Mathblogging.orgRecent Postshttp://www.mathblogging.org/scripts/feed.php20150530T08:07:2504:00No copyright asserted over individual posts; see original posts for copyright and/or licensing.Mathblogging.org Atom serializerIl problema di maggio (561)  Di frisbee volanti e di birre celatehttp://www.mathblogging.org/post/12034920150530T01:00:2304:00Rudy d’Alembert, Alice Riddle e Piotr Rezierovic SilverbrahmsAdesso parliamo di estate che arriva? Ma no... innanzitutto perché il disegno del nostro Stefano Fabbri è sempre uno spettacolo, e rende l'idea dell'incipiente estate assai meglio di quanto potrebbero fare le nostre povere parole; in secondo luogo, a cosa vi fa pensare l'accoppiata estatematematica? Ma è ovvio, ad una specie di ossimoro, di contraddizione [...]Laurent Schwartz (19152002)http://www.mathblogging.org/post/12034820150530T01:00:0004:00AnneSandrine PaumierCet article propose un aperçu de l'exposition qui se tient à l'École polytechnique à l'occasion du centenaire de la naissance de Laurent Schwartz (19152002).

L'IHP, maison d'histoires
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Piste verte,
featuredIt is a legitimately good sign when a transportation story uses the term “maximum throughput”http://www.mathblogging.org/post/12034720150530T00:30:0004:00MarkTom Vanderbilt writing for the Washington Post:<br />But as good as fastmoving roads might be for the individual driver, they are not the best for the most drivers. As data gleaned from inpavement “loop detectors” on Washington state highways showed, those highways were able to achieve “maximum throughput” — pushing the most cars through one segment of road in a given time — at speeds that were roughly 80 percent of the posted speed limit of 60 mph. Why? At higher speeds, drivers need
[…]Check Out Knowledgehook’s FREE Gameshow Assessment Tool!http://www.mathblogging.org/post/12034620150529T23:45:1504:00Kyle PearceAnother post from Tap Into Teen Minds. Enjoy!<br />
Knowledgehook's Gameshow Beta Tool is a FREE Gamified Online Assessment Tool that can do what Socrative and Kahoot do, but offering much more!
The post Check Out Knowledgehook’s FREE Gameshow Assessment Tool! appeared first on Tap Into Teen Minds.Boy: I want to be a derivative so I can be tangent to your curves ;)http://www.mathblogging.org/post/12034420150529T22:35:5204:00UnknownBoy: I want to be a derivative so I can be tangent to your curves ;)<br />
Girl: I'm the Weierstrass function.Data “were destroyed due to privacy/confidentiality requirements,” says coauthor of retracted gay canvassing studyhttp://www.mathblogging.org/post/12034520150529T21:54:1104:00Ivan OranskyAs promised, Michael LaCour, the coauthor of the nowretracted Science paper on gay canvassing, has posted a detailed response to the allegations against him. In the 23page document — available here — LaCour claims to introduce evidence uncovering discrepancies between the timeline of events presented in Broockman et al. (2015) and the actual timeline of […]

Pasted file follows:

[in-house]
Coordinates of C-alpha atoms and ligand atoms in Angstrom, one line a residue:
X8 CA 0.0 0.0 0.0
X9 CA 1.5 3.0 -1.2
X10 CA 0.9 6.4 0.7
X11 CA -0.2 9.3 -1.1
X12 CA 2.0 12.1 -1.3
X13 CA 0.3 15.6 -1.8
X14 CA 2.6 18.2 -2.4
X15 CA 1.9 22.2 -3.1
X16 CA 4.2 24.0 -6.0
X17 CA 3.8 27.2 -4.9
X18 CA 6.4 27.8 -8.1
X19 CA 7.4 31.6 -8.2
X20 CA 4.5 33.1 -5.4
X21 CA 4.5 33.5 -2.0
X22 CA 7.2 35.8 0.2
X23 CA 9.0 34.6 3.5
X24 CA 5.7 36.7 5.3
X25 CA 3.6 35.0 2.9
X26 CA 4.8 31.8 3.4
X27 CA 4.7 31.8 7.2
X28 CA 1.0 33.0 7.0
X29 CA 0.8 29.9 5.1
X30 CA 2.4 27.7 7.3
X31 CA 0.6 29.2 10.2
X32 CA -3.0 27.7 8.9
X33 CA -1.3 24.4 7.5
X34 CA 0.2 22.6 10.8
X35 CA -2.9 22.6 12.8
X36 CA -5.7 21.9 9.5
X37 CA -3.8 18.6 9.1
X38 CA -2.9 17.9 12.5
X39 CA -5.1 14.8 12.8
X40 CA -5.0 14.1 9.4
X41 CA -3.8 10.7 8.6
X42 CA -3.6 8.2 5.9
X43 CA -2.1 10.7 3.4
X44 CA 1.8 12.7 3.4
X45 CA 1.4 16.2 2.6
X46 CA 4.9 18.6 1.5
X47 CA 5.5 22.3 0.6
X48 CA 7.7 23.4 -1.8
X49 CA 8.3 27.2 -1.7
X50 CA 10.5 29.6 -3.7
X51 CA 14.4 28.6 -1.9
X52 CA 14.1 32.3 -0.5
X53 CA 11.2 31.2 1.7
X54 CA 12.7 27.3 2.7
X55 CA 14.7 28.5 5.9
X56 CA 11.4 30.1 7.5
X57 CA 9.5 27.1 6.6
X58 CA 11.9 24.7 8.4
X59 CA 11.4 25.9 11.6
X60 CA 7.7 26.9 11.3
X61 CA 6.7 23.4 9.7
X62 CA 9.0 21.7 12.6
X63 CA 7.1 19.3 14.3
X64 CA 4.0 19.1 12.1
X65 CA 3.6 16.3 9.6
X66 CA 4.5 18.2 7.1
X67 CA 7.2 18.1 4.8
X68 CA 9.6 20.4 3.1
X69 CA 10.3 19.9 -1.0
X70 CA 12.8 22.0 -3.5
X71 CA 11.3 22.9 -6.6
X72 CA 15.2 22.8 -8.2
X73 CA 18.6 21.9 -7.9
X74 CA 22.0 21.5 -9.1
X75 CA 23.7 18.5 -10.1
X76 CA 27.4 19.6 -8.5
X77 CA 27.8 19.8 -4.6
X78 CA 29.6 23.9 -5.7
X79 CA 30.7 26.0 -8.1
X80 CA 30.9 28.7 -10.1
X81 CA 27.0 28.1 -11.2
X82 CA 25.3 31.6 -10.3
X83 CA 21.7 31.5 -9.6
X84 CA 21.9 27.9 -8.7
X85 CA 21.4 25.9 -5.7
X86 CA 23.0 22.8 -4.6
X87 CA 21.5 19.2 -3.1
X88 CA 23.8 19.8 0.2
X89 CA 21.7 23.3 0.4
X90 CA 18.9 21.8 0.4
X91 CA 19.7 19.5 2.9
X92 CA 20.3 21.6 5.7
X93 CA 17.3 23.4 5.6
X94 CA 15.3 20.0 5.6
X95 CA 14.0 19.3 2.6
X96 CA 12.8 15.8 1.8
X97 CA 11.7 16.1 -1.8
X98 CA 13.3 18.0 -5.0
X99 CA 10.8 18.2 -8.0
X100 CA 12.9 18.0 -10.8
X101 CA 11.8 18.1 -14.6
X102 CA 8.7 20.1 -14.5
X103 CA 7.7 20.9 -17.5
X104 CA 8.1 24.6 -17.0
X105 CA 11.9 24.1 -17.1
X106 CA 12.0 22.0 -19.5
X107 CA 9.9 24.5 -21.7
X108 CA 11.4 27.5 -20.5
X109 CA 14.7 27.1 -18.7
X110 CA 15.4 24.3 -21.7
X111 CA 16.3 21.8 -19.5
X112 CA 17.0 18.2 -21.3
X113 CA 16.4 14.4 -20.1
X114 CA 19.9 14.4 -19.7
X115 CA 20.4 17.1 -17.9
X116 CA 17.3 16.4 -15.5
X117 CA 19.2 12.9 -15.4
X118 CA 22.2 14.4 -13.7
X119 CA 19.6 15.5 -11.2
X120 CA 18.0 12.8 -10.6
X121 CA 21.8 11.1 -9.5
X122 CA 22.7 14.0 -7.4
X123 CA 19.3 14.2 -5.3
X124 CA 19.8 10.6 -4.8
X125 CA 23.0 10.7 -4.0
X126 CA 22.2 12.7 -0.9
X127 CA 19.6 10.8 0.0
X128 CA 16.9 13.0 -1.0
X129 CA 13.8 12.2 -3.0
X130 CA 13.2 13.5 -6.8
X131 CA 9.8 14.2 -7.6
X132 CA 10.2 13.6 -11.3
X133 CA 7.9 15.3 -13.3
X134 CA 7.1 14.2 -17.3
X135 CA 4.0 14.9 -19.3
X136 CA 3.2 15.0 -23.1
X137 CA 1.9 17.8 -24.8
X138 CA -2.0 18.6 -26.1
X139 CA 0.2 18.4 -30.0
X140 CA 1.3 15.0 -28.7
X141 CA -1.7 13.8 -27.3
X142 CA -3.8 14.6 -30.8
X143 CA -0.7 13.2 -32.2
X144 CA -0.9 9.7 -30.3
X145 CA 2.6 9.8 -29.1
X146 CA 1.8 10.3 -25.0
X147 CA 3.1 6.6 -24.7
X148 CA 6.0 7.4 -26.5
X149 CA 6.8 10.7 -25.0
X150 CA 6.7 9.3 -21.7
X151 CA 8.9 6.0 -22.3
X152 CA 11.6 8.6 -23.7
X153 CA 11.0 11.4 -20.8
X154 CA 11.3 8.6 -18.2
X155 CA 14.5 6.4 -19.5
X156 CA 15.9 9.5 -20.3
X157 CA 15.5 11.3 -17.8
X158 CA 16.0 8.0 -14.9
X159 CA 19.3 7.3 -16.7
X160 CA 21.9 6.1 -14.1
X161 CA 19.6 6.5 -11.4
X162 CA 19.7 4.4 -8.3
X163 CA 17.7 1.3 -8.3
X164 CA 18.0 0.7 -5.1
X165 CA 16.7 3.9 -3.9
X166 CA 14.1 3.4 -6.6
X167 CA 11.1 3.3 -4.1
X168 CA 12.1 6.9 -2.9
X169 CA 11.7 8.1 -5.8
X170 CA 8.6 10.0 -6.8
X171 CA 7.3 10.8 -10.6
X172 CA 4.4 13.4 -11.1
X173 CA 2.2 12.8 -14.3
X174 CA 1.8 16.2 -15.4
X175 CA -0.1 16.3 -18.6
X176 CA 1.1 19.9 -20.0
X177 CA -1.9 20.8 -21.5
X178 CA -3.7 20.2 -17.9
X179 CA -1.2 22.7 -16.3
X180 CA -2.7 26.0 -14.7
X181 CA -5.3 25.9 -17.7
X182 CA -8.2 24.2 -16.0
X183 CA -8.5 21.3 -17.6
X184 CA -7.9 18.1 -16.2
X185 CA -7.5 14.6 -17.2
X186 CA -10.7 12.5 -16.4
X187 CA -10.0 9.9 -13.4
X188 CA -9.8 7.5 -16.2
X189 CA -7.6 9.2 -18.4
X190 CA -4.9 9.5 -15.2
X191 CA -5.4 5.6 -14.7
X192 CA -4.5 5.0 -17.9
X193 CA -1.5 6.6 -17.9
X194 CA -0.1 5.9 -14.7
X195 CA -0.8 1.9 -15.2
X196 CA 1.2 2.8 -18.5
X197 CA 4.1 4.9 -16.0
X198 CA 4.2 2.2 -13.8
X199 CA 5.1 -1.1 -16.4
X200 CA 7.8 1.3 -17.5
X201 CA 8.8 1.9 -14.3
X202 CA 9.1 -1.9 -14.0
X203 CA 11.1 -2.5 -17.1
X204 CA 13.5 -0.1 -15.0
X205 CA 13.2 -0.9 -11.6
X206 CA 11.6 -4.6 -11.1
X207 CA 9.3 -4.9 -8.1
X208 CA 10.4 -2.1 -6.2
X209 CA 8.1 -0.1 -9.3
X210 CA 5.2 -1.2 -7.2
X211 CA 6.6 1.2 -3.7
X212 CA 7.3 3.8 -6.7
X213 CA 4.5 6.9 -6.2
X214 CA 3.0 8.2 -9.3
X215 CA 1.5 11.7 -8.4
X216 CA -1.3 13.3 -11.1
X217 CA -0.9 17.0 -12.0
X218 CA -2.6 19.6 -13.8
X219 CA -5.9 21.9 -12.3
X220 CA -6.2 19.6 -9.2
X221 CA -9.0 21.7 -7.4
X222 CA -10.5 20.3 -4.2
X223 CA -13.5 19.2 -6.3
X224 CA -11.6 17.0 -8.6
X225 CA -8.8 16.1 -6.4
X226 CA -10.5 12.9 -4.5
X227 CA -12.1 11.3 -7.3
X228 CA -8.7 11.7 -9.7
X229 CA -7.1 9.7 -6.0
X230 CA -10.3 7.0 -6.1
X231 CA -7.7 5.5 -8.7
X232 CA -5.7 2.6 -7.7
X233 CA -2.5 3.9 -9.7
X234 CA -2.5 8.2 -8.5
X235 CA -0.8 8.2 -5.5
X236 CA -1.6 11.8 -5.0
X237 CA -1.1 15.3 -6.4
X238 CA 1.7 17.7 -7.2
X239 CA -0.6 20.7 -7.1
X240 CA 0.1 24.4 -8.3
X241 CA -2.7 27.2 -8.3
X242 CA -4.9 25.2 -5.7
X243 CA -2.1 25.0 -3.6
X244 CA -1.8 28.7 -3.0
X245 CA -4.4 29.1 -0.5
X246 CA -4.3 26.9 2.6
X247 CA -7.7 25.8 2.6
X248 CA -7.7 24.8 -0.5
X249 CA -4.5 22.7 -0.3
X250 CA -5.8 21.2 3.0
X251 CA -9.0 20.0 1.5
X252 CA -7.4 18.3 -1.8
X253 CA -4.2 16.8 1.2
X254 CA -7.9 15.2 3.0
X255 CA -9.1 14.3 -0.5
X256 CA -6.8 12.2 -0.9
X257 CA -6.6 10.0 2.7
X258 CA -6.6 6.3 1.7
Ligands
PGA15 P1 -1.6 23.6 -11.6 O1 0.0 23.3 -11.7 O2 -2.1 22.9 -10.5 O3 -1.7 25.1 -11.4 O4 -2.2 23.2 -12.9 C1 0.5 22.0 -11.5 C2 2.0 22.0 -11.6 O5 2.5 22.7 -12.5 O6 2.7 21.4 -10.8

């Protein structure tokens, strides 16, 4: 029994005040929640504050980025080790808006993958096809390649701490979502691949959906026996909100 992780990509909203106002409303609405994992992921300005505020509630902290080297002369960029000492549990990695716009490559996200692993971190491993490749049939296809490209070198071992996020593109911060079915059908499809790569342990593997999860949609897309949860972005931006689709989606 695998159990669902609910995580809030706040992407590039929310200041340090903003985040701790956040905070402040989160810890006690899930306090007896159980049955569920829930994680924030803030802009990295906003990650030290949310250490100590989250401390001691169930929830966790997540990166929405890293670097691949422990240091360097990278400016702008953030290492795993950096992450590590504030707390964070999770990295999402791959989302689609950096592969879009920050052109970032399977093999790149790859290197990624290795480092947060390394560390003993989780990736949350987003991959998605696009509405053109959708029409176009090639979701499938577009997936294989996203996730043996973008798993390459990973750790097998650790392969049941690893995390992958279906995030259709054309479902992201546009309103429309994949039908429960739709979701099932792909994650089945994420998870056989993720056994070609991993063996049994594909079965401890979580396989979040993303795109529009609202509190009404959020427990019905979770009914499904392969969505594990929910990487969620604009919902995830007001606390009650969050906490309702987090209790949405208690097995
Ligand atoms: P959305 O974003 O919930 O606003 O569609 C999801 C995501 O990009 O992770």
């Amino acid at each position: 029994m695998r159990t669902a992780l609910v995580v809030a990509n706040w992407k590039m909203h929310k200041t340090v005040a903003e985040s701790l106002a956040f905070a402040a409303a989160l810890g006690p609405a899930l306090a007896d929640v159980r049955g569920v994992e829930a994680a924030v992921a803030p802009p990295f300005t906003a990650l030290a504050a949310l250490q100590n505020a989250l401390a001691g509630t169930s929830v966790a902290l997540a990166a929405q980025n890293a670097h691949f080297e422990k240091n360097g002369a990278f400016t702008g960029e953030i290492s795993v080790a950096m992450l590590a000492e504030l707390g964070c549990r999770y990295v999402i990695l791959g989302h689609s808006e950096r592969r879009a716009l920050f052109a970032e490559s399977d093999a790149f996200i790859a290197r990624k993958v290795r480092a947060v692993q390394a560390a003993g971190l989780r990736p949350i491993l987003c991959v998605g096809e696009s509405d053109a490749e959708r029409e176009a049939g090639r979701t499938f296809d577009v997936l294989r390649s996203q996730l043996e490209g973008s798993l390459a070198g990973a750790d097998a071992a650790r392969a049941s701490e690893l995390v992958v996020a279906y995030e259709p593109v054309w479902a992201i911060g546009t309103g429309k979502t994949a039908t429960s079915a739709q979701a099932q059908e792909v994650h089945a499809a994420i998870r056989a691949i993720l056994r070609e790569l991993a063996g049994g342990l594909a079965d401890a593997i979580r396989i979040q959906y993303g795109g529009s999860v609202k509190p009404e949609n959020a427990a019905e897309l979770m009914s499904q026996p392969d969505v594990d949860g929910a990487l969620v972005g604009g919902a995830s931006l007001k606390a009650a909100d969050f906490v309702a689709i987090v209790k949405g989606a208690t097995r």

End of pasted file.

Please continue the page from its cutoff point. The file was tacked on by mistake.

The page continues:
The post Data “were destroyed due to privacy/confidentiality requirements,” says coauthor of retracted
[…]#AskDontTell: Special Segments in Triangleshttp://www.mathblogging.org/post/12034320150529T21:13:1804:00jwilson828I have been invited to write a few posts for NCTM’s Mathematics Teacher Blog: Joy and Inspiration in the Mathematics Classroom. You can read my first post here. While you’re there, be sure to catch up on any other posts you haven’t read. There are some great ones by Matt Enlow, Chris Harrow, and Kathy Erickson. […]curiosamathematica:
A variation of the more famous Mandelbrot...http://www.mathblogging.org/post/12034120150529T21:00:2804:00Unknown<br/> <br/><br/> <br/>curiosamathematica:
A variation of the more famous Mandelbrot fractal equations results in the equally beautiful burning ship fractal.
Holy shit this is creepy.My First Kindle Book is Uploaded and Processinghttp://www.mathblogging.org/post/12034220150529T20:47:0004:00(x, why?)Urged on by colleagues and bolstered by the number of hits I'm getting for all of my Regents exam blog posts in these days leading up to the next round of testing, I decided to collect the Algebra 1 (Common Core) tests together under in one volume, along with my answers and explanations. It's a first try, and it may not go as well as I would have liked. I will be honest: I pushed this as hard and fast as I could, while still taking time to review it for errors. However, I had a deadline: the
[…]mathani:
When the equilateral triangle and the deltoids on top...http://www.mathblogging.org/post/12034020150529T20:08:2004:00Unknown<br/><br/>mathani:
When the equilateral triangle and the deltoids on top of it have the same height, the ratio of their areas is 1 : 3 : 5 : 7 : 9.